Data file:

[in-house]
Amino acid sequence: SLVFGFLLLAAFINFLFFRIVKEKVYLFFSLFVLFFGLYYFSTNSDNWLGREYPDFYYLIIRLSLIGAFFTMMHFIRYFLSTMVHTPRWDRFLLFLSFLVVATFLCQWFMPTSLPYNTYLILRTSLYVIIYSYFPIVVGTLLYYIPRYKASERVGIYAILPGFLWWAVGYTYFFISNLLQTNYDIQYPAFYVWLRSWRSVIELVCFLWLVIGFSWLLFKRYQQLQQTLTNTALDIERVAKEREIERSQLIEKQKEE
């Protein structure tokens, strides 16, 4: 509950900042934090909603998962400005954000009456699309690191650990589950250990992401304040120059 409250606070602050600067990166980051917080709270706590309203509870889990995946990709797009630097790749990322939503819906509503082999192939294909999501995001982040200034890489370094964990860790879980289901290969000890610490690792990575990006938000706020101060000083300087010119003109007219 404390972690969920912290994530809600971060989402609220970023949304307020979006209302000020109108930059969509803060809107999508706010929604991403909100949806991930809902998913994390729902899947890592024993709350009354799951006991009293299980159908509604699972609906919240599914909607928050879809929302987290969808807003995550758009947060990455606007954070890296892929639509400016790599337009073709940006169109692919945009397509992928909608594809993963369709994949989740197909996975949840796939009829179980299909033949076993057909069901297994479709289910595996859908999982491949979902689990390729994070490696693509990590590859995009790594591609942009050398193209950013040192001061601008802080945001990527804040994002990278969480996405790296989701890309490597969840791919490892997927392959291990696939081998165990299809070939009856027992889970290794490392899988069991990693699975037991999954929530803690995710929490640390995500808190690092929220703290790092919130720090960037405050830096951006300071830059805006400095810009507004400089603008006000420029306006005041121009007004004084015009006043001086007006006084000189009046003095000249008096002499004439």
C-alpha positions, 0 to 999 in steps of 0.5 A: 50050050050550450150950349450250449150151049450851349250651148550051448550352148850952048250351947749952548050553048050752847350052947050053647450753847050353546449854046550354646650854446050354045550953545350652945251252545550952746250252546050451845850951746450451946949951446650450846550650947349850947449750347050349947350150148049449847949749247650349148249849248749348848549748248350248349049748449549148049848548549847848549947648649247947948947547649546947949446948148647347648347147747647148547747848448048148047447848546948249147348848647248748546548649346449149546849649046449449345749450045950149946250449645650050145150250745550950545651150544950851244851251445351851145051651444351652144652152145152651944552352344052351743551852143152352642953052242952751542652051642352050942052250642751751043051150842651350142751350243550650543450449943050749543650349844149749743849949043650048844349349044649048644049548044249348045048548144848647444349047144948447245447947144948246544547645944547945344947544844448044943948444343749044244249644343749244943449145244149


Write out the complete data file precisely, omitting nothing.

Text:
[in-house]
Amino acid sequence: SLVFGFLLLAAFINFLFFRIVKEKVYLFFSLFVLFFGLYYFSTNSDNWLGREYPDFYYLIIRLSLIGAFFTMMHFIRYFLSTMVHTPRWDRFLLFLSFLVVATFLCQWFMPTSLPYNTYLILRTSLYVIIYSYFPIVVGTLLYYIPRYKASERVGIYAILPGFLWWAVGYTYFFISNLLQTNYDIQYPAFYVWLRSWRSVIELVCFLWLVIGFSWLLFKRYQQLQQTLTNTALDIERVAKEREIERSQLIEKQKEE
């Protein structure tokens, strides 16, 4: 509950900042934090909603998962400005954000009456699309690191650990589950250990992401304040120059 409250606070602050600067990166980051917080709270706590309203509870889990995946990709797009630097790749990322939503819906509503082999192939294909999501995001982040200034890489370094964990860790879980289901290969000890610490690792990575990006938000706020101060000083300087010119003109007219 404390972690969920912290994530809600971060989402609220970023949304307020979006209302000020109108930059969509803060809107999508706010929604991403909100949806991930809902998913994390729902899947890592024993709350009354799951006991009293299980159908509604699972609906919240599914909607928050879809929302987290969808807003995550758009947060990455606007954070890296892929639509400016790599337009073709940006169109692919945009397509992928909608594809993963369709994949989740197909996975949840796939009829179980299909033949076993057909069901297994479709289910595996859908999982491949979902689990390729994070490696693509990590590859995009790594591609942009050398193209950013040192001061601008802080945001990527804040994002990278969480996405790296989701890309490597969840791919490892997927392959291990696939081998165990299809070939009856027992889970290794490392899988069991990693699975037991999954929530803690995710929490640390995500808190690092929220703290790092919130720090960037405050830096951006300071830059805006400095810009507004400089603008006000420029306006005041121009007004004084015009006043001086007006006084000189009046003095000249008096002499004439």
C-alpha positions, 0 to 999 in steps of 0.5 A: 50050050050550450150950349450250449150151049450851349250651148550051448550352148850952048250351947749952548050553048050752847350052947050053647450753847050353546449854046550354646650854446050354045550953545350652945251252545550952746250252546050451845850951746450451946949951446650450846550650947349850947449750347050349947350150148049449847949749247650349148249849248749348848549748248350248349049748449549148049848548549847848549947648649247947948947547649546947949446948148647347648347147747647148547747848448048148047447848546948249147348848647248748546548649346449149546849649046449449345749450045950149946250449645650050145150250745550950545651150544950851244851251445351851145051651444351652144652152145152651944552352344052351743551852143152352642953052242952751542652051642352050942052250642751751043051150842651350142751350243550650543450449943050749543650349844149749743849949043650048844349349044649048644049548044249348045048548144848647444349047144948447245447947144948246544547645944547945344947544844448044943948444343749044244249644343749244943449145244149